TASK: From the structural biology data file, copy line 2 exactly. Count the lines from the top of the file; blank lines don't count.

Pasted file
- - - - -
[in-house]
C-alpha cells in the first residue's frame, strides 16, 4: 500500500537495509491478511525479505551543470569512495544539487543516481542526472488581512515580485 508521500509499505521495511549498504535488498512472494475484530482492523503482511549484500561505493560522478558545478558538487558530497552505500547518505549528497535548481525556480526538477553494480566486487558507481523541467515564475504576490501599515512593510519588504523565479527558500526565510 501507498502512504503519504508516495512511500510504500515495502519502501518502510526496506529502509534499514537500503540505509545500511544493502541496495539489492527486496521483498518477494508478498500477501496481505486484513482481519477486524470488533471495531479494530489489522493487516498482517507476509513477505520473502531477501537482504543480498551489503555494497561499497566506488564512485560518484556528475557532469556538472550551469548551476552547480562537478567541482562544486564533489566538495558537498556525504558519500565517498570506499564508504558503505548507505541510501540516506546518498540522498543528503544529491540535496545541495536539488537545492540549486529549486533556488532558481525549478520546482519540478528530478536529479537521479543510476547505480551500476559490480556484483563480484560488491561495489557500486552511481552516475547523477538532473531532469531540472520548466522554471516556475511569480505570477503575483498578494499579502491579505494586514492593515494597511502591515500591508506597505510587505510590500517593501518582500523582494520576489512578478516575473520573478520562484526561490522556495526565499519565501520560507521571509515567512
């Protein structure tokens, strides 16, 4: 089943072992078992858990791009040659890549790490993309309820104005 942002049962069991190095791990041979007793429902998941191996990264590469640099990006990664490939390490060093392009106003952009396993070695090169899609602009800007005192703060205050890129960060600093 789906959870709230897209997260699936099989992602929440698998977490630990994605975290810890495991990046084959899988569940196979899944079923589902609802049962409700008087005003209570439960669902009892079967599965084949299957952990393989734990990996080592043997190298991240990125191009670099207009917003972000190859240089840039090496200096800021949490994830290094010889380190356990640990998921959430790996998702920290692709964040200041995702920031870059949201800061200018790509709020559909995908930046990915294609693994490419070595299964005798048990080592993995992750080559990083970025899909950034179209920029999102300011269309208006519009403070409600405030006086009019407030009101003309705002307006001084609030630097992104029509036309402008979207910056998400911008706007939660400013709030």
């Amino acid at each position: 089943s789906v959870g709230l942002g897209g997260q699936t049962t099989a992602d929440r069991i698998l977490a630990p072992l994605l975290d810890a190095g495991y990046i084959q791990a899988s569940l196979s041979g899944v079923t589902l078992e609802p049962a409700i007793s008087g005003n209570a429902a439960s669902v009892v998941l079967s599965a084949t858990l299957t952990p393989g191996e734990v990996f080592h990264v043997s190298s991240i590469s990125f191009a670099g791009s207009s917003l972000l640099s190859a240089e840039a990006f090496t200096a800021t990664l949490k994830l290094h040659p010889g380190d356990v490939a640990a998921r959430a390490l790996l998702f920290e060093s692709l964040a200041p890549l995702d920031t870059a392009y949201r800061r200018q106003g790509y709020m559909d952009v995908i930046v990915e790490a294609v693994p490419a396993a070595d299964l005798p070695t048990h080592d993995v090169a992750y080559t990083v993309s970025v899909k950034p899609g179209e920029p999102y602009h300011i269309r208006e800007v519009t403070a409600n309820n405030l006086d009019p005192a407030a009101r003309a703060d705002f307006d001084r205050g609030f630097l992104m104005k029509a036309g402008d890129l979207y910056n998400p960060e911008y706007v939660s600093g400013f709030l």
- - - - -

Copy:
C-alpha cells in the first residue's frame, strides 16, 4: 500500500537495509491478511525479505551543470569512495544539487543516481542526472488581512515580485 508521500509499505521495511549498504535488498512472494475484530482492523503482511549484500561505493560522478558545478558538487558530497552505500547518505549528497535548481525556480526538477553494480566486487558507481523541467515564475504576490501599515512593510519588504523565479527558500526565510 501507498502512504503519504508516495512511500510504500515495502519502501518502510526496506529502509534499514537500503540505509545500511544493502541496495539489492527486496521483498518477494508478498500477501496481505486484513482481519477486524470488533471495531479494530489489522493487516498482517507476509513477505520473502531477501537482504543480498551489503555494497561499497566506488564512485560518484556528475557532469556538472550551469548551476552547480562537478567541482562544486564533489566538495558537498556525504558519500565517498570506499564508504558503505548507505541510501540516506546518498540522498543528503544529491540535496545541495536539488537545492540549486529549486533556488532558481525549478520546482519540478528530478536529479537521479543510476547505480551500476559490480556484483563480484560488491561495489557500486552511481552516475547523477538532473531532469531540472520548466522554471516556475511569480505570477503575483498578494499579502491579505494586514492593515494597511502591515500591508506597505510587505510590500517593501518582500523582494520576489512578478516575473520573478520562484526561490522556495526565499519565501520560507521571509515567512